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Literary organizer Randall Horton blogs about emerging voices in New York State. Horton is the recipient of the Gwendolyn Brooks Poetry Award, the Bea Gonzalez Poetry Award, and the National Endowment  of the Arts Fellowship in Literature.  A Cave Canem Fellow and member of Affrilachian Poets, Horton's lastest poetry collection, Pitch Dark Anarchy, will be published by Northwestern University Press in Spring 2013.

For three years I stayed in upstate New York, working on a PhD from State University of New York at Albany. I was pursuing a degree in poetry and poetics, and it struck me that there were very few reading series taking place in the city. And so I, along with some fellow graduate students, established the Jawbone Reading Series, which featured emerging artists from the area. I brought in Linda Susan Jackson, whose first book, What Yellow Sounds Like, is a tribute to the late great Etta James. Phil Memmer, who had recently won the Idaho Prize from Lost Horse Press for his book Lucifer: A Hagiography, which offers an alternate description of the creation of Lucifer in modern form, came and read. Georgia Popoff’s book Doom Weaver had just been published. She gave an energetic reading, followed by an equally energetic conversation. Also, I was able to bring in Christopher Stackhouse, a writer who often pushes the boundaries of aesthetic possibility. His latest book Plural is coming out from Counterpath Press in the fall.

All of these poets added to the poetic fabric of Albany, as did the diverse group of writers featured in Frequency North, the reading series Daniel Nester founded at the College of Saint Rose. Poets & Writers funded the Jawbone Reading Series, and it felt good to be able to pay poets a small honorarium in appreciation of their sharing their imagination and writing with the community. 

Photo: Randall Horton.  Photo credit: Rachel Eliza Griffiths

Support for Readings/Workshops in New York City is provided, in part, by public funds from the New York State Council on the Arts, and the Department of Cultural Affairs, with additional support from the Louis & Anne Abrons Foundation, the Axe-Houghton Foundation, the A.K. Starr Charitable Trust, and Friends of Poets & Writers.

For the past seven years, Nancy Kline has been leading P&W–supported senior writing workshops at Queens Community House in New York City. Her short stories, essays, literary criticism, and translations have appeared widely. She is the author of the novel, The Faithful, and edited and contributed to the essay collection How Writers Teach Writing. She also reviews regularly for the New York Times Sunday Book Review. Kline generously shared with us reflections on her writing workshops with seniors.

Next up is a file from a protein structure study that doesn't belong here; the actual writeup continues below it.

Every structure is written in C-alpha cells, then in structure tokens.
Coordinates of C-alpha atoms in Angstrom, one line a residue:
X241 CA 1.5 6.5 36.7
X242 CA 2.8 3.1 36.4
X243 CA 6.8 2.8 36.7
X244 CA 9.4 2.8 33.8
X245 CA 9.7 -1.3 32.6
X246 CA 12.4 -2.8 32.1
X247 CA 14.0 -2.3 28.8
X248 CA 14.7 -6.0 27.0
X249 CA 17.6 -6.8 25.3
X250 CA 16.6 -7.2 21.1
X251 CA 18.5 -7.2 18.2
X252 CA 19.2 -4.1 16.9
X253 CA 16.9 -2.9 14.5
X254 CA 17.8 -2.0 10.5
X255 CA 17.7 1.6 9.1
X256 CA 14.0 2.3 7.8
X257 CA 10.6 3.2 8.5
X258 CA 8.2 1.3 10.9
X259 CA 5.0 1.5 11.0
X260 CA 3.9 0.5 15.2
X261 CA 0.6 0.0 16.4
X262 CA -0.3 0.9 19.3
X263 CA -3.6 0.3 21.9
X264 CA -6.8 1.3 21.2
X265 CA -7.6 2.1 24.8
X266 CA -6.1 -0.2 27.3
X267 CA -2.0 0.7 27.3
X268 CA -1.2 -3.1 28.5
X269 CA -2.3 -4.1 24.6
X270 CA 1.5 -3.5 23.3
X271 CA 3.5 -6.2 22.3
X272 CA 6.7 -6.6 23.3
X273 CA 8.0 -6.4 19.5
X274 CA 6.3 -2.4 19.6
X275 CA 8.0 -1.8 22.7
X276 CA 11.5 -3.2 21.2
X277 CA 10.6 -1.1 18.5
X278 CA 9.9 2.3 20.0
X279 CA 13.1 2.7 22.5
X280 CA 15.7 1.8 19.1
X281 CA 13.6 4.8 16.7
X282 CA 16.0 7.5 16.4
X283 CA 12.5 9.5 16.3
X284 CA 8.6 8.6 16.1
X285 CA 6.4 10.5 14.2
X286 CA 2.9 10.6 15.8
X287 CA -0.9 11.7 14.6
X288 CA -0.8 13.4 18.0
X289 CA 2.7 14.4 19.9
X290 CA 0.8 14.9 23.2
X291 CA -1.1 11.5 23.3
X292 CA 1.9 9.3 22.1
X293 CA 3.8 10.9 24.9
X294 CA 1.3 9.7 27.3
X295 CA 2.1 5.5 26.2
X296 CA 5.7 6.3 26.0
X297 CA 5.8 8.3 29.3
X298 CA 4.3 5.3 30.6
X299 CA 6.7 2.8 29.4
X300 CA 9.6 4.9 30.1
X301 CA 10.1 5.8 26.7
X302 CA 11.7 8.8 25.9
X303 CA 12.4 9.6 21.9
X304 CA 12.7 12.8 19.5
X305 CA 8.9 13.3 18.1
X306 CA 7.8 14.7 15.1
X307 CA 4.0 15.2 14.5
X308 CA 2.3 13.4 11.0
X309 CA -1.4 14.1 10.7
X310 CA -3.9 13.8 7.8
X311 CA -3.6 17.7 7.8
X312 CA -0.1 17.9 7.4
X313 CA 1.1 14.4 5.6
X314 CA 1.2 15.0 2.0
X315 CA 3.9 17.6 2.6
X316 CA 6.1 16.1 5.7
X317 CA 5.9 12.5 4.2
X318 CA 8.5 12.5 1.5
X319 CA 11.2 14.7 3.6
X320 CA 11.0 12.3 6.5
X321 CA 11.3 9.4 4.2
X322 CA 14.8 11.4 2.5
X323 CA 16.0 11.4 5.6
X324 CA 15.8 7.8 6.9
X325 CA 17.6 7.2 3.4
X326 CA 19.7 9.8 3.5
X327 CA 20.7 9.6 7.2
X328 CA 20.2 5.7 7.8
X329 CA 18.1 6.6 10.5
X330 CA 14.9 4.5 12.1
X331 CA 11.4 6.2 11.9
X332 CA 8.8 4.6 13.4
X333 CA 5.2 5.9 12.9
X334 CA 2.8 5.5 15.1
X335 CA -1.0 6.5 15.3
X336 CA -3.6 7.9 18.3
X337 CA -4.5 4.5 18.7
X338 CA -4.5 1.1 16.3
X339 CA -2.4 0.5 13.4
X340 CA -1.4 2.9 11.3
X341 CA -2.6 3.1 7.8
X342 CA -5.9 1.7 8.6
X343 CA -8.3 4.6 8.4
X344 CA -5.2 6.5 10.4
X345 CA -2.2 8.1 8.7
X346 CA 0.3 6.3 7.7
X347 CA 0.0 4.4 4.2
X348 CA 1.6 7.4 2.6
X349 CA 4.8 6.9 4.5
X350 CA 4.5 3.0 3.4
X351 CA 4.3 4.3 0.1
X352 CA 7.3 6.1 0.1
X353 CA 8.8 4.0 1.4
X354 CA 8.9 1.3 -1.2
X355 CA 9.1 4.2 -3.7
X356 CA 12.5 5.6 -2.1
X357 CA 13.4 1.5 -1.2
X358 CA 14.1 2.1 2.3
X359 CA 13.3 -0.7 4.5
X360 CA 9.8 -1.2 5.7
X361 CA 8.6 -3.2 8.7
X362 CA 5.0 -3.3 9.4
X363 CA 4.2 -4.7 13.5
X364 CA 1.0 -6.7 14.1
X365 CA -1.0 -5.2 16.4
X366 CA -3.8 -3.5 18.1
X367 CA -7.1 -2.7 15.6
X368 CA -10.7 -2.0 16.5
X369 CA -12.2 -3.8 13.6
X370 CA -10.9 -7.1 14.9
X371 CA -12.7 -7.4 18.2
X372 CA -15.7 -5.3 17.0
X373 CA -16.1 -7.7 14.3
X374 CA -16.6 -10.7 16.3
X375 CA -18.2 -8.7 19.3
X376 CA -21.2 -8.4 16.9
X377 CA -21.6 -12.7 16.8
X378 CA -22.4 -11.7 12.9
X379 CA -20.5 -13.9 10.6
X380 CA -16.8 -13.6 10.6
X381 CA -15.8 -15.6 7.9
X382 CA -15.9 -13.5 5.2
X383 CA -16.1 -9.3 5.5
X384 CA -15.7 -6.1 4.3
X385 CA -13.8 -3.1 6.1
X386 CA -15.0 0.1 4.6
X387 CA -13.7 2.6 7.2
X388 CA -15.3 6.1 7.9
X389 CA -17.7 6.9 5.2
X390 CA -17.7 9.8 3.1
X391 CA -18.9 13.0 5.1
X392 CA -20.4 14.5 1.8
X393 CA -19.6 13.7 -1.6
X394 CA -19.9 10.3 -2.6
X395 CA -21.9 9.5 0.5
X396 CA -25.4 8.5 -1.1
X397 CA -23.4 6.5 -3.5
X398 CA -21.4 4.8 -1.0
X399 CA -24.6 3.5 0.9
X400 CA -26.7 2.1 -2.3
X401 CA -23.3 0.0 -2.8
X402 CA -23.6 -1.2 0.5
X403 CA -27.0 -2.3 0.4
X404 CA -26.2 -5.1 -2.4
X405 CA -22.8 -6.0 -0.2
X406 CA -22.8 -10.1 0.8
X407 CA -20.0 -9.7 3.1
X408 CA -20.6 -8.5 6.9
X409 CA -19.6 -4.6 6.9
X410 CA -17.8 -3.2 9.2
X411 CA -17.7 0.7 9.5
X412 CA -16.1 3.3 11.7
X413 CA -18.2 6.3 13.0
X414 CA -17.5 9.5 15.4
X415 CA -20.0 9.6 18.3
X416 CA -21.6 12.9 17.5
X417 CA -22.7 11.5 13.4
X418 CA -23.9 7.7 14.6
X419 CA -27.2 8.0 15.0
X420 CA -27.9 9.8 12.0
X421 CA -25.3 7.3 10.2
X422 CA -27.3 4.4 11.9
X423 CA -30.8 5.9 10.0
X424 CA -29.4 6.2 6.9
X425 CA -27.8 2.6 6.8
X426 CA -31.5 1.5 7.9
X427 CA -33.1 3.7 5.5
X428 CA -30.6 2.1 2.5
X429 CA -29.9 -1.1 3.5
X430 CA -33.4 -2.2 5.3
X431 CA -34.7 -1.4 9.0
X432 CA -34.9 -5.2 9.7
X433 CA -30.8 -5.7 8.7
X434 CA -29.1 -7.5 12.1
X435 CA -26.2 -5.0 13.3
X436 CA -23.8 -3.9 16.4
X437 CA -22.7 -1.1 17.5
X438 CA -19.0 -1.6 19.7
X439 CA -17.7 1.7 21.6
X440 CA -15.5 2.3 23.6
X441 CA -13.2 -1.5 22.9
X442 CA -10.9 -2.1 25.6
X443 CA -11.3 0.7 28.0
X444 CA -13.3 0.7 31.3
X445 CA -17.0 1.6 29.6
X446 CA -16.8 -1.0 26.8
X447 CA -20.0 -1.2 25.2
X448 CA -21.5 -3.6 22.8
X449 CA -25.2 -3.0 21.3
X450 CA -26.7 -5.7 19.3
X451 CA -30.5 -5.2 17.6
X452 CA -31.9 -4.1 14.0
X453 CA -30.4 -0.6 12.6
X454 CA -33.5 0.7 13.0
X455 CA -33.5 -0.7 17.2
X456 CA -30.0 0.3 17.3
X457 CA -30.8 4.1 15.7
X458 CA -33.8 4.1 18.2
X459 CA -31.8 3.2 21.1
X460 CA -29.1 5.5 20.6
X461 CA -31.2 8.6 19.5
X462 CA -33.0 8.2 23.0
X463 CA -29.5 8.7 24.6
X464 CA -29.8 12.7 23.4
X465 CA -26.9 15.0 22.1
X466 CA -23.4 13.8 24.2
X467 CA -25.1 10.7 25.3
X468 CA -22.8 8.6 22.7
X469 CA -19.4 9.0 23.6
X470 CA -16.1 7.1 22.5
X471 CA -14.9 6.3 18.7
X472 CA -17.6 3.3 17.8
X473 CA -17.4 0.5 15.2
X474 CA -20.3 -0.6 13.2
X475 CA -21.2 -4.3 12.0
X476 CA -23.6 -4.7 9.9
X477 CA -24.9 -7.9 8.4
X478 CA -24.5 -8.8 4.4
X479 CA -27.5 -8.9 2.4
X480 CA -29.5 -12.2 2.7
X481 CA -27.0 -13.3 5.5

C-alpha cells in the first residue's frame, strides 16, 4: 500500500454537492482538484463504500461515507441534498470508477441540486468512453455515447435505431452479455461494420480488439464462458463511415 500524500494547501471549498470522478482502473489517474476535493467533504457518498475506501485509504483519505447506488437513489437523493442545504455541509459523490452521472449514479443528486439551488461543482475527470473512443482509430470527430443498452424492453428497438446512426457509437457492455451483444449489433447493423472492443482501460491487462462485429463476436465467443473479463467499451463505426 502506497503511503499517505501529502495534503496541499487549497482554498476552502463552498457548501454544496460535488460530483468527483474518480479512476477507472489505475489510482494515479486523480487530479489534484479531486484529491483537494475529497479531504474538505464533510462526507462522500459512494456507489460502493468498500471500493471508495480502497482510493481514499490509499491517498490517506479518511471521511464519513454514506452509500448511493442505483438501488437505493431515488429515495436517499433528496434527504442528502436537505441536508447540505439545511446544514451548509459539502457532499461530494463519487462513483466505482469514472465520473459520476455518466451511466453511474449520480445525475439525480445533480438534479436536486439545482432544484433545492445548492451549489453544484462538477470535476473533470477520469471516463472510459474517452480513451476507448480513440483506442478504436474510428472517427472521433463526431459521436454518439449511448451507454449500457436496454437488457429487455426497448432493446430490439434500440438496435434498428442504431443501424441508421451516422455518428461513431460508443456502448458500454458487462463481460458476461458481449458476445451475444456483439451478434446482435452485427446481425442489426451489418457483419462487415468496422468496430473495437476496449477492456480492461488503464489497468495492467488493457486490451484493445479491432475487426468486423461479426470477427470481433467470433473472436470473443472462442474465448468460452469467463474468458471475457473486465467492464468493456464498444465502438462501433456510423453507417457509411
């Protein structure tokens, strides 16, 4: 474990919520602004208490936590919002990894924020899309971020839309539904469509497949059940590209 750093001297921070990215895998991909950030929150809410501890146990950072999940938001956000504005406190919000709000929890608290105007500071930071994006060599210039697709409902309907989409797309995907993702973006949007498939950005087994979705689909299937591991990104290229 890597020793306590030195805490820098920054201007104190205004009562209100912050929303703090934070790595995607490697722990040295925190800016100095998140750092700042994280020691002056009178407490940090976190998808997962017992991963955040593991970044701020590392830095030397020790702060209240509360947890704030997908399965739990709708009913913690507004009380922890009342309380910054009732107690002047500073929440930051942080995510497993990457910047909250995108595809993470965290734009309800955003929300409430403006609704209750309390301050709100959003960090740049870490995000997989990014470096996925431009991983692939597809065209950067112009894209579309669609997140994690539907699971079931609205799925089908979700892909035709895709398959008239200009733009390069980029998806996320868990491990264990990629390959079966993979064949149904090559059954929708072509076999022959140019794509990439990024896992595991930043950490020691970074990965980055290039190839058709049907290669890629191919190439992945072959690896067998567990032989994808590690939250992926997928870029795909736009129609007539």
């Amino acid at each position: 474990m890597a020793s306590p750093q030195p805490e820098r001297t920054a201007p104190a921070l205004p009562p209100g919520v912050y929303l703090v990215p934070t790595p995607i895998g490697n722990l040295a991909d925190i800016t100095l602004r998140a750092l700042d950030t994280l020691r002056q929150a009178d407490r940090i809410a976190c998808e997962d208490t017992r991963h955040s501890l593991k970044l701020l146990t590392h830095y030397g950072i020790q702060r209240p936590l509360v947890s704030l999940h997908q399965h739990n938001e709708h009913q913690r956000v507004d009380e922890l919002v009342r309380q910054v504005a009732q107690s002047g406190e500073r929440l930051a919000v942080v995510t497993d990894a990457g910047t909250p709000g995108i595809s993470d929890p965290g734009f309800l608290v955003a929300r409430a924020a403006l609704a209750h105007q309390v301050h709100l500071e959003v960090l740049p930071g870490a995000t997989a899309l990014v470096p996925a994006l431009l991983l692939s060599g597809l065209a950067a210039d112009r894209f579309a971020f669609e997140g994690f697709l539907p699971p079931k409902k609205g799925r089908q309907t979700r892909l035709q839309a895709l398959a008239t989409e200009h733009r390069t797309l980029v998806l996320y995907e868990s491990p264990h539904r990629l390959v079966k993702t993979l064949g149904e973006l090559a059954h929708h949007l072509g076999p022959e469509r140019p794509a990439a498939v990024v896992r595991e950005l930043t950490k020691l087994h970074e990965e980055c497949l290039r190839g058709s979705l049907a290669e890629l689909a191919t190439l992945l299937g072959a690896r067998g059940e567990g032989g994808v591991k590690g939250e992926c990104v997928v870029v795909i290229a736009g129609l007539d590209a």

What makes your workshops unique?
It’s the students who make my workshops unique—their jokes, epiphanies, reticencies, and idiosyncrasies; their chemistry with each other, with me, and with words. 

Could you share a few examples of stories written in your workshop recently?
In one workshop, we used pieces from Flash Fiction Forward as springboards into workshop participants’ own work.

Rick Moody’s “Drawer” inspired a hilarious description of the anarchic contents of one writer’s drawer and her increasing hysteria as she searched through it for some coveted item.

In response to the prompt "just like her mother," suggested by Pamela Painter's "Toasters," one workshop participant wrote about how, as a small child, she accompanied her mother to forage secretly for an apronful of grain with which to feed her starving family in decimated, post-World War II Germany.

Rob Carney's “Traveling Alone” inspired one eighty-six-year-old student's biblical monologue. When asked what she planned to write about next, having just done God, she replied: “Sex.” And so she did.

What techniques do you employ to help shy writers open up?
In my experience, all writers are shy, at least on some level. We are naked in the page. For this reason, I try to establish a respectful, attentive environment in my writing workshops. Laughter helps.

I try to teach students to listen to their readers’ comments, without defensiveness or undue docility, and to comment on other people’s work with rigor and charity; to write any written comments in pencil, rather than pen; and to try to phrase their comments as questions, rather than statements. 

There’s a difference between asking a writer "Could you clarify this?" and stamping a text "Unclear." The former recognizes that the writer is in charge of her own words and has the power to change them. The latter suggests, to my ear, that the reader is in charge and the writer has failed.